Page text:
Album Remarks & Appraisals:
Saxophonist Charles Lloyd, here gives an intimate closeup of his warm relationship with brilliant pianist Jason Moran - and with his enslaved great-great-grandmother, who names the album through Lloyd's suite in her memory.
Hagar's Song, the newest release from longtime ECM luminary Charles Lloyd, is an interactive duo recording with Jason Moran, the star pianist who has been a key member of Lloyd's latter-day quartet. The centerpiece of the album is the title suite composed by Lloyd and dedicated to his great-great-grandmother, who was taken from her home in south Mississippi at age 10 and sold to another slave-owner in Tennessee. Animated by soul-deep memory and a rich American artistic heritage, Hagar's Song is music from the heart to the heart.
Personnel: Jason Moran (piano, tambourine); Charles Lloyd (alto flute, bass flute, alto saxophone, tenor saxophone).
Recording information: Santa Barbara Sound Design (04/2012).
Photographer: Dorothy Darr.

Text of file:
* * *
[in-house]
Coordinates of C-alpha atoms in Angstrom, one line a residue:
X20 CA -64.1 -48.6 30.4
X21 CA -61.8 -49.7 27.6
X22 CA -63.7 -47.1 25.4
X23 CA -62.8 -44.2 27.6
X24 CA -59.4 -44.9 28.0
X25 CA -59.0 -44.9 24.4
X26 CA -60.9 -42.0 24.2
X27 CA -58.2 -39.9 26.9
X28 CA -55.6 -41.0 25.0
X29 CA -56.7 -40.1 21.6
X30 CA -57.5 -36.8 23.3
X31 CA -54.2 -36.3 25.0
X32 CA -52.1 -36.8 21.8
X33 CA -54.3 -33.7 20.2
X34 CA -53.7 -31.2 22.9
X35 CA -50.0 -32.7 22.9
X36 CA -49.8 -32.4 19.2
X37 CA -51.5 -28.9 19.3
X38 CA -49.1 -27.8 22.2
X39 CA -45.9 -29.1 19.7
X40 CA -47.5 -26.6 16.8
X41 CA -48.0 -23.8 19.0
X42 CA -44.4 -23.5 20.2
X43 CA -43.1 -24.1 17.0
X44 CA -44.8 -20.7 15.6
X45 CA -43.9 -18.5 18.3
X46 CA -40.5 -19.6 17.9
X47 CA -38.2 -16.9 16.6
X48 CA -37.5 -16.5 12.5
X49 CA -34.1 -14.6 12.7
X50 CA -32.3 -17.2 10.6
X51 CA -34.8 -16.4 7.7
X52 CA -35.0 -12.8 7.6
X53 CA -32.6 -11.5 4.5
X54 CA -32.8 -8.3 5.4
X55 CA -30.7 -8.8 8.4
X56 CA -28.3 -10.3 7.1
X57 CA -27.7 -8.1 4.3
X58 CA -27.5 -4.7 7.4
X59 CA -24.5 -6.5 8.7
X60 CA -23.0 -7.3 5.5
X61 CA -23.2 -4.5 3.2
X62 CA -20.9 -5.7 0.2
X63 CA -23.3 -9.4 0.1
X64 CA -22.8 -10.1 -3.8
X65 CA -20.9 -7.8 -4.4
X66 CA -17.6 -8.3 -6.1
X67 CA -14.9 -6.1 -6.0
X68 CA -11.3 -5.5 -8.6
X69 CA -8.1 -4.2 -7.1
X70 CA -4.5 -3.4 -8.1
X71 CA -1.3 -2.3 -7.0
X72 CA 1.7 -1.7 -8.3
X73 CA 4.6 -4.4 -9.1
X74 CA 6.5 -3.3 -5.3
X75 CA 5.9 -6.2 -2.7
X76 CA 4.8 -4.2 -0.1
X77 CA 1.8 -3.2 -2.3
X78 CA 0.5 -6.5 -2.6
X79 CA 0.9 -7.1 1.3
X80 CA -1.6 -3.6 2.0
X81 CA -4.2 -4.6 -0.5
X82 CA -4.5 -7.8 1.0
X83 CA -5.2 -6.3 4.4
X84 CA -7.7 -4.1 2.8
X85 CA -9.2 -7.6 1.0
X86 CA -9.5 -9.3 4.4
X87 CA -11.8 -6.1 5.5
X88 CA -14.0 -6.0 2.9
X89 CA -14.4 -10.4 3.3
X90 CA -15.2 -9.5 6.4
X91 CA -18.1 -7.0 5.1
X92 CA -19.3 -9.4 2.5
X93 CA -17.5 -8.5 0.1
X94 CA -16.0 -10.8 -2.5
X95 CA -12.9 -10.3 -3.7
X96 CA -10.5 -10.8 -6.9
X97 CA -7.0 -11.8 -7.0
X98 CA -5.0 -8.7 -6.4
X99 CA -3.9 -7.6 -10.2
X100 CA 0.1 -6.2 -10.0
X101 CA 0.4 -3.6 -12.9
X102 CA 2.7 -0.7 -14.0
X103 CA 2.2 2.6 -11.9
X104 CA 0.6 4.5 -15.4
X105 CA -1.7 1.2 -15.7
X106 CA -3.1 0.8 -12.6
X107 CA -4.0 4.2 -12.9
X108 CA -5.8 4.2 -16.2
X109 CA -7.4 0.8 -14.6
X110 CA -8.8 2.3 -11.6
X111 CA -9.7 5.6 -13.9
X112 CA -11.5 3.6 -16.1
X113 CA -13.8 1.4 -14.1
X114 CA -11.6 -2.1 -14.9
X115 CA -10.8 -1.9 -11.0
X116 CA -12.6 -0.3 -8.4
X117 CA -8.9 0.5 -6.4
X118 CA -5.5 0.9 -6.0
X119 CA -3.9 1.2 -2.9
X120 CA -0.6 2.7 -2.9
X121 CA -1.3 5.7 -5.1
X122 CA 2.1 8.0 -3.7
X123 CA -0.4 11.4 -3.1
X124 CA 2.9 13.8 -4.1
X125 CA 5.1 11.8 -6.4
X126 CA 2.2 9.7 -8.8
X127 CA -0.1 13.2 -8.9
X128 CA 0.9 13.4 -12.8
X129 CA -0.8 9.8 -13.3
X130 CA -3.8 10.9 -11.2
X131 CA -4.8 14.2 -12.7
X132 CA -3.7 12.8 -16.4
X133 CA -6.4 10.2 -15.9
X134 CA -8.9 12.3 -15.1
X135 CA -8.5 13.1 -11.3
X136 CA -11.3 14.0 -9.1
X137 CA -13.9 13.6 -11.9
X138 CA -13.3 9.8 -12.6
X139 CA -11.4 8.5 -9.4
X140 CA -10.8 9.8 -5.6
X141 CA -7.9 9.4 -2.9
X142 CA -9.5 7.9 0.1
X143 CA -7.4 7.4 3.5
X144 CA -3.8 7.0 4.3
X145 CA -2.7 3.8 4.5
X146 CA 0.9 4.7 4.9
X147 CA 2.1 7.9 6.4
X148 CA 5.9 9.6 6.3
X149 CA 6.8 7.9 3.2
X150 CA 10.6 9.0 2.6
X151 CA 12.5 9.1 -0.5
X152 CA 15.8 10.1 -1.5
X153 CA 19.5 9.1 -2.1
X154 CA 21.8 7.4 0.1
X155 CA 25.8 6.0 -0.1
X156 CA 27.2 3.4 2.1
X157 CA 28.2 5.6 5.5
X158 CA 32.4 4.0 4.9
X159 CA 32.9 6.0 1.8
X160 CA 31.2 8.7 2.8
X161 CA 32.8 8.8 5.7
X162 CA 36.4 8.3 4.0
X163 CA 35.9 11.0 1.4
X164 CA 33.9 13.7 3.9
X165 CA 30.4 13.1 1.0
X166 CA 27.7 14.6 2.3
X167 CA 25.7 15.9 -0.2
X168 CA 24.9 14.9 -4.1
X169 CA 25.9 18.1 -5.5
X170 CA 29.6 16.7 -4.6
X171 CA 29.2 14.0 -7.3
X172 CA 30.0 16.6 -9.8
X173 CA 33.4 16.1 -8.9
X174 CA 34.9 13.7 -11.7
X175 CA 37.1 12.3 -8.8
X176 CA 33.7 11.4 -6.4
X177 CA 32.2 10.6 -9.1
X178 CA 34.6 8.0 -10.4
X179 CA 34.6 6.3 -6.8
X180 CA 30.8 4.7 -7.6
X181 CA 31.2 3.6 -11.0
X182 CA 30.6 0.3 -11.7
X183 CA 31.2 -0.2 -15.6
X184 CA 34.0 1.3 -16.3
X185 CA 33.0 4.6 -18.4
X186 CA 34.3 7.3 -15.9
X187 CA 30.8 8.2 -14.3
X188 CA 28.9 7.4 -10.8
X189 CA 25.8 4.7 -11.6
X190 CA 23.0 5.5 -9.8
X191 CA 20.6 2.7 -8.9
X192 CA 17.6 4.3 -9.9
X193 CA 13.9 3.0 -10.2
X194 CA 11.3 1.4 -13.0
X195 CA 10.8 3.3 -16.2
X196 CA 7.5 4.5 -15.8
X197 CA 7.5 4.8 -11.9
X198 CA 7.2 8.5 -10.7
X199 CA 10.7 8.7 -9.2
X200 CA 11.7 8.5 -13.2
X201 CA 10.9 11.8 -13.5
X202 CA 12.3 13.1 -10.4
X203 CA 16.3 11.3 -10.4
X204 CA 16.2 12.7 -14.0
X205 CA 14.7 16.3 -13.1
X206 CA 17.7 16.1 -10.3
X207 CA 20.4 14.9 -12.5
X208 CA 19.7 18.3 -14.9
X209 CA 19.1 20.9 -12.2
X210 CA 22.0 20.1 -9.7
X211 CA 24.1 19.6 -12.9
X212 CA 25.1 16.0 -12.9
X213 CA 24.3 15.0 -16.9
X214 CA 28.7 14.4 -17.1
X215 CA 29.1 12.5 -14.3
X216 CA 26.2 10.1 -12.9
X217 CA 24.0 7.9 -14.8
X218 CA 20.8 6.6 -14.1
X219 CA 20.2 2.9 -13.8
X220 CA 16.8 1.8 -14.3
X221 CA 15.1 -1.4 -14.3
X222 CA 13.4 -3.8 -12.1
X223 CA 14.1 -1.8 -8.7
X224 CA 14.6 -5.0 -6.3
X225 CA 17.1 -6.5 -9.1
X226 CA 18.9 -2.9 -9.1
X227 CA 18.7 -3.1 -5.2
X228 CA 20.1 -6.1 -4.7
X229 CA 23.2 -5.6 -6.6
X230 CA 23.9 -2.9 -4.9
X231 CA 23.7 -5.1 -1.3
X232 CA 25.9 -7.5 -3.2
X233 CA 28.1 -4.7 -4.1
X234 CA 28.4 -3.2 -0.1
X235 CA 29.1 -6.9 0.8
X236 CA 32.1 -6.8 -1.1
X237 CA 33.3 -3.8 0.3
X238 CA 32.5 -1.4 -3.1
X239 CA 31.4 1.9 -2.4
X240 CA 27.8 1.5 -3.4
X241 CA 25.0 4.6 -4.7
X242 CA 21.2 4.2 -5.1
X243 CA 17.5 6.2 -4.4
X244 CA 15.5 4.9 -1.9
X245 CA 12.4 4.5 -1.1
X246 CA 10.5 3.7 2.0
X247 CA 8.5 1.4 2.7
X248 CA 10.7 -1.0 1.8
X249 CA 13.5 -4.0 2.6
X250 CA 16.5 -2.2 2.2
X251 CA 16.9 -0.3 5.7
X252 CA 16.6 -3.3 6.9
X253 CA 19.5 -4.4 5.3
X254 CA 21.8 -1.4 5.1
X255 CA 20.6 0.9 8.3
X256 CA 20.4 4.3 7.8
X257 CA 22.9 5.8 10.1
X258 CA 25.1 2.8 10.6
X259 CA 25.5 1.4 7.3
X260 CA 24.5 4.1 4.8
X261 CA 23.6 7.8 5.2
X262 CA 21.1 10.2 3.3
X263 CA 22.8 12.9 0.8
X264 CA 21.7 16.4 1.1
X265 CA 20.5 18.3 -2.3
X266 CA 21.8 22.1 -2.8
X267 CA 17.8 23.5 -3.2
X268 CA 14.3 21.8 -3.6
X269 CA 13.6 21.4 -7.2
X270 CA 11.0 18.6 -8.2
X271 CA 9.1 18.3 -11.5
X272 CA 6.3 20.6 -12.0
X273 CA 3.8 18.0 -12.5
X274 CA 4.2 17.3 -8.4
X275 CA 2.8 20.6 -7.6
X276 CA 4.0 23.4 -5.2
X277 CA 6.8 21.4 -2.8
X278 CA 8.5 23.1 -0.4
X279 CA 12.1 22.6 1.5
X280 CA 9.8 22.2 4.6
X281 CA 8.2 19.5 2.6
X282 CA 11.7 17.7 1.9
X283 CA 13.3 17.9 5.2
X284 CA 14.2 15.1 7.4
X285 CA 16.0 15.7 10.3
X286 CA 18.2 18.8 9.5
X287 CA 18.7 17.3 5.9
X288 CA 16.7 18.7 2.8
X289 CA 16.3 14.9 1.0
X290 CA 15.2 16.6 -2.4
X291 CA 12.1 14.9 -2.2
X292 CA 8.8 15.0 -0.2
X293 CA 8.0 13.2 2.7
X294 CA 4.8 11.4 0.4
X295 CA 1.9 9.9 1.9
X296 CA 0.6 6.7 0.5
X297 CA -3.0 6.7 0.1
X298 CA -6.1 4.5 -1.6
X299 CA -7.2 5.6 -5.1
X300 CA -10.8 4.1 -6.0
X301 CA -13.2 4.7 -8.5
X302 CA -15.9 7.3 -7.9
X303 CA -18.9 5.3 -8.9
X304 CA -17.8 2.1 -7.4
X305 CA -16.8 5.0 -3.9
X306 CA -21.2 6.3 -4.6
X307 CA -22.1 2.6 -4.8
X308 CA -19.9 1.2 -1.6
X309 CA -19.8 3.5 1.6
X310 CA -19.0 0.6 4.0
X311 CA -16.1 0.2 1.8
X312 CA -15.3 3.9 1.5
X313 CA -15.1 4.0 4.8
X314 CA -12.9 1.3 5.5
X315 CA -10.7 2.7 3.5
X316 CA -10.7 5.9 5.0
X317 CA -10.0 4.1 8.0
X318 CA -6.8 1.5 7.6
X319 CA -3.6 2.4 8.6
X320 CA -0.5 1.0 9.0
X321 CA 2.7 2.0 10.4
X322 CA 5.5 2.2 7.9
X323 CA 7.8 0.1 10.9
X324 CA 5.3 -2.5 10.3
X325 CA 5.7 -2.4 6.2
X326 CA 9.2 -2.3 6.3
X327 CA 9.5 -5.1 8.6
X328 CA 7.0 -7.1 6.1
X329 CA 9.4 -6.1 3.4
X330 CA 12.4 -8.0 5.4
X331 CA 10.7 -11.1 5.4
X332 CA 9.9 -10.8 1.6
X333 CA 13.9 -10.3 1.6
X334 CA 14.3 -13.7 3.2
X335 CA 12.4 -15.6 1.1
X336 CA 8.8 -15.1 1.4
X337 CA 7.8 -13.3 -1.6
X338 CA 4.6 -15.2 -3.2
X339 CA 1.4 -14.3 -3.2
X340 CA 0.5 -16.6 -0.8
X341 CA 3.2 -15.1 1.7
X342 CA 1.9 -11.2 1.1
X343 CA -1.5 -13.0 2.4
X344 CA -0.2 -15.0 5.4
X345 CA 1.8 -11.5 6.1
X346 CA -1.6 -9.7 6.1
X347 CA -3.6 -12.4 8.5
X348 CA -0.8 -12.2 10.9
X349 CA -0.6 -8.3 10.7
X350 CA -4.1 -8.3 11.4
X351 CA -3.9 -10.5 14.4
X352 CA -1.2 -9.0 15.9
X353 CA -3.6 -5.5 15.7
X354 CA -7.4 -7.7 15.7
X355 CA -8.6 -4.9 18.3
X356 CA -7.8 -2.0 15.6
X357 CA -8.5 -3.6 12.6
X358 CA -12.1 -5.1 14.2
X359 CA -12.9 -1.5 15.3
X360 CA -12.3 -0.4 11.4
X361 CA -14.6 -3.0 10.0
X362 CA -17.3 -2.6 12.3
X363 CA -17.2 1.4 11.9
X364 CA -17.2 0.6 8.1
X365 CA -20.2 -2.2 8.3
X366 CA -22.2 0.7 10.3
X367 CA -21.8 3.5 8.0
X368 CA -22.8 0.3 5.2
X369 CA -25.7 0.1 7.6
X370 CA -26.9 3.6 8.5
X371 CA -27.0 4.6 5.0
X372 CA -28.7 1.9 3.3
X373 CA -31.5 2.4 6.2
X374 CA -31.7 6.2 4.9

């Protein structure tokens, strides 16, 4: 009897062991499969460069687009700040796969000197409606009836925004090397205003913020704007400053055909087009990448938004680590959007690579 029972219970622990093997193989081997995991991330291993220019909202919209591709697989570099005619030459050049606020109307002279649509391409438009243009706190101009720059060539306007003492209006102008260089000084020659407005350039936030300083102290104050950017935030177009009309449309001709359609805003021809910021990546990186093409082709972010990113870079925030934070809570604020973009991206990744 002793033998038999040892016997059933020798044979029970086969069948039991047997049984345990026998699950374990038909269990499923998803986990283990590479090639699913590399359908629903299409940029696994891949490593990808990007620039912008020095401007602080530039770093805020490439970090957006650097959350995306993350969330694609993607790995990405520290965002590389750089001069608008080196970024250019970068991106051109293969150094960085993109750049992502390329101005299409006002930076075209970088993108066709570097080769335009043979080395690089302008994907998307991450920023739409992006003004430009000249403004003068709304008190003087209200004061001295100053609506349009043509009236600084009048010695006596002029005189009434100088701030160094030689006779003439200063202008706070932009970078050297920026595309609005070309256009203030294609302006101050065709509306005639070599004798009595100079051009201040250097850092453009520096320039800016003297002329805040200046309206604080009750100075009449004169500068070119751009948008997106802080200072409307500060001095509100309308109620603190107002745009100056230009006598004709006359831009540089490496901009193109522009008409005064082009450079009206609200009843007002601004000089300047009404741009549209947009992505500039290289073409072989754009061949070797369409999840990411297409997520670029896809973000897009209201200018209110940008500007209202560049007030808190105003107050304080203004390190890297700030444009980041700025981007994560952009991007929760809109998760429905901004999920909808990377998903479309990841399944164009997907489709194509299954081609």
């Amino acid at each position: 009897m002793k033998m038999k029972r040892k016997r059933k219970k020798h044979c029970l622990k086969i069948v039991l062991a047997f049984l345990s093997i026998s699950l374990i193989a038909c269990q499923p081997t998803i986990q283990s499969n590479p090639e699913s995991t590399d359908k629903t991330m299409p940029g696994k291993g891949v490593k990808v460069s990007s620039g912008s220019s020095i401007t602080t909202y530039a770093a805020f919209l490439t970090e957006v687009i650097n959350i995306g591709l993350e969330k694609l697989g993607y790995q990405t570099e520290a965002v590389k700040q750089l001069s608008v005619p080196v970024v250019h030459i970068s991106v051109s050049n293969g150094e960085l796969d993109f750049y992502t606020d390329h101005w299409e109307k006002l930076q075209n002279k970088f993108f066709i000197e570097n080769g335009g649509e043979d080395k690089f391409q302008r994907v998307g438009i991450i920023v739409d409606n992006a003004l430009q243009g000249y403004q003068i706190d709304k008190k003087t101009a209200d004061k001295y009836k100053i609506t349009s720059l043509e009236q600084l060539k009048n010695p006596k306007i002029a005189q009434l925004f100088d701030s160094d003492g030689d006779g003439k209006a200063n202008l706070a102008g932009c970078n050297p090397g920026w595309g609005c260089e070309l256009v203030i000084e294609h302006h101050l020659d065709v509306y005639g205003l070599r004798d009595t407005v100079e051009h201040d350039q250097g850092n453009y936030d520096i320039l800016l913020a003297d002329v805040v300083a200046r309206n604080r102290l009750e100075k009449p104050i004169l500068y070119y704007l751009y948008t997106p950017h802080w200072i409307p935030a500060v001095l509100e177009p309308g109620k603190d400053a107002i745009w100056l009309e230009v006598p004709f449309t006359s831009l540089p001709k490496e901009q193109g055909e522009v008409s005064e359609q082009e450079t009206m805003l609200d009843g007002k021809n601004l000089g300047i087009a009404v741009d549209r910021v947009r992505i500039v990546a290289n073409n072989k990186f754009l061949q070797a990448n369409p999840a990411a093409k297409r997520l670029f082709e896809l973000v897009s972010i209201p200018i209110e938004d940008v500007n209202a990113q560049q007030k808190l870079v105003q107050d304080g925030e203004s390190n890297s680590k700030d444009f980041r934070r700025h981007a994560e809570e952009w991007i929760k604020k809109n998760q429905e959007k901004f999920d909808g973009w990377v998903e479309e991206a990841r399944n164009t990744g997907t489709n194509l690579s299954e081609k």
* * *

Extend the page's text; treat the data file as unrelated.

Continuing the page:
Hagar's Song is a deeply intimate, intuitive offering from saxophonist Charles Lloyd and pianist Jason Moran, who has been a key part of Lloyd's quartet since 2008. The program is a collection of standards and originals, as well as one thorny, angular free improvisation ("Pictogram"). The title piece is a five-part suite dedicated to the memory of Lloyd's great-great grandmother, who spent most of her life as a slave. Its various sections reflect the harshness of that life, as well as moments of hope and determination. This work is not always "comfortable" to listen to, and it's not meant to be, but it is musically rich and emotionally taut. Lloyd has always celebrated his deep love of jazz and pop traditions, and those are in abundance here. The near-symbiotic dialogue the pair share on Billy Strayhorn's "Pretty Girl" and George Gershwin's "Bess You Is My Woman Now" offers both dialogic imagination as well as deep listening. (On the latter, Lloyd reveals how supple his tonal reach remains on the tenor as he nears 75; he sweeps from its middle register to something closer to the alto's.) The swinging read of "Mood Indigo" commences conventionally, but Moran's deft, blues-drenched, physical stride lends an urgency to the conversation. Likewise his punchy approach on Earl Hines' "Rosetta," where Lloyd takes the melody and opens up its joy vein, while Moran pumps it with rhythmic and lyric invention courtesy of his amazing left hand. Lloyd's love of rock and pop has its place here, too. On Bob Dylan's ballad "I Shall Be Released," Moran begins with a single repeating note, then a lone chord, as Lloyd tentatively states the melody. But by the second verse, he's quoting from Leon Russell's "A Song for You," as Moran moves its harmonic base to the modal. Lloyd brings it back via an emotional blues, but his tenor moves through its registers picking bits and pieces of the lyric line to meditate upon and explore with Moran. The closer, a reading of Brian Wilson's "God Only Knows" is just gorgeous. Moran's elaboration on the harmony in the intro sets it up outside its known parameters. Lloyd quotes the refrain and then takes the lyric line, exploring time and memory -- Lloyd ran around with the Beach Boys in Southern California in the late '60s. Satisfied, he turns it over to Moran to finish with a close, tender harmonic statement that whispers to a finish. Hagar's Song finds Lloyd and Moran at their most naturally curious and deeply attentive best, offering a conversation so intimate the listener may occasionally feel she is eavesdropping. ~ Thom Jurek
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